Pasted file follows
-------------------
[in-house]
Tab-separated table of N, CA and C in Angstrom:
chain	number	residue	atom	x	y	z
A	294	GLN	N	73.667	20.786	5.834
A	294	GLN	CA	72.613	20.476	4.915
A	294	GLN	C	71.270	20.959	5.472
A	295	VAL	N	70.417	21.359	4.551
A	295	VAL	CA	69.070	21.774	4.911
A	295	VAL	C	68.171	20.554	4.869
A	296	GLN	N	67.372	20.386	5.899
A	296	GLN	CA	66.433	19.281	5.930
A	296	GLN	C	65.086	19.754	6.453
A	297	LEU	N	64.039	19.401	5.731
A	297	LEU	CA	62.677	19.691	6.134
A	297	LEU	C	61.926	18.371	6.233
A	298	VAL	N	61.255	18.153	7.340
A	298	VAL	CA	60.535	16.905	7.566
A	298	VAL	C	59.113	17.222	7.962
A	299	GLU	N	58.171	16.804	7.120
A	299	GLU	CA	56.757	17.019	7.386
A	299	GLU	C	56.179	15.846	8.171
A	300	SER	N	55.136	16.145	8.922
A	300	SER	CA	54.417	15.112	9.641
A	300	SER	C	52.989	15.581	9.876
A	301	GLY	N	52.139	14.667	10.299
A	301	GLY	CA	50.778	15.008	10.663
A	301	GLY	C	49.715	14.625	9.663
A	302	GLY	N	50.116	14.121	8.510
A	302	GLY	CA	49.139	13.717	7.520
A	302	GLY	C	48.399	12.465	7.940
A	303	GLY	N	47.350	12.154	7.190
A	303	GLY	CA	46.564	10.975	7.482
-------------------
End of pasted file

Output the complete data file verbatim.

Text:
[in-house]
Tab-separated table of N, CA and C in Angstrom:
chain	number	residue	atom	x	y	z
A	294	GLN	N	73.667	20.786	5.834
A	294	GLN	CA	72.613	20.476	4.915
A	294	GLN	C	71.270	20.959	5.472
A	295	VAL	N	70.417	21.359	4.551
A	295	VAL	CA	69.070	21.774	4.911
A	295	VAL	C	68.171	20.554	4.869
A	296	GLN	N	67.372	20.386	5.899
A	296	GLN	CA	66.433	19.281	5.930
A	296	GLN	C	65.086	19.754	6.453
A	297	LEU	N	64.039	19.401	5.731
A	297	LEU	CA	62.677	19.691	6.134
A	297	LEU	C	61.926	18.371	6.233
A	298	VAL	N	61.255	18.153	7.340
A	298	VAL	CA	60.535	16.905	7.566
A	298	VAL	C	59.113	17.222	7.962
A	299	GLU	N	58.171	16.804	7.120
A	299	GLU	CA	56.757	17.019	7.386
A	299	GLU	C	56.179	15.846	8.171
A	300	SER	N	55.136	16.145	8.922
A	300	SER	CA	54.417	15.112	9.641
A	300	SER	C	52.989	15.581	9.876
A	301	GLY	N	52.139	14.667	10.299
A	301	GLY	CA	50.778	15.008	10.663
A	301	GLY	C	49.715	14.625	9.663
A	302	GLY	N	50.116	14.121	8.510
A	302	GLY	CA	49.139	13.717	7.520
A	302	GLY	C	48.399	12.465	7.940
A	303	GLY	N	47.350	12.154	7.190
A	303	GLY	CA	46.564	10.975	7.482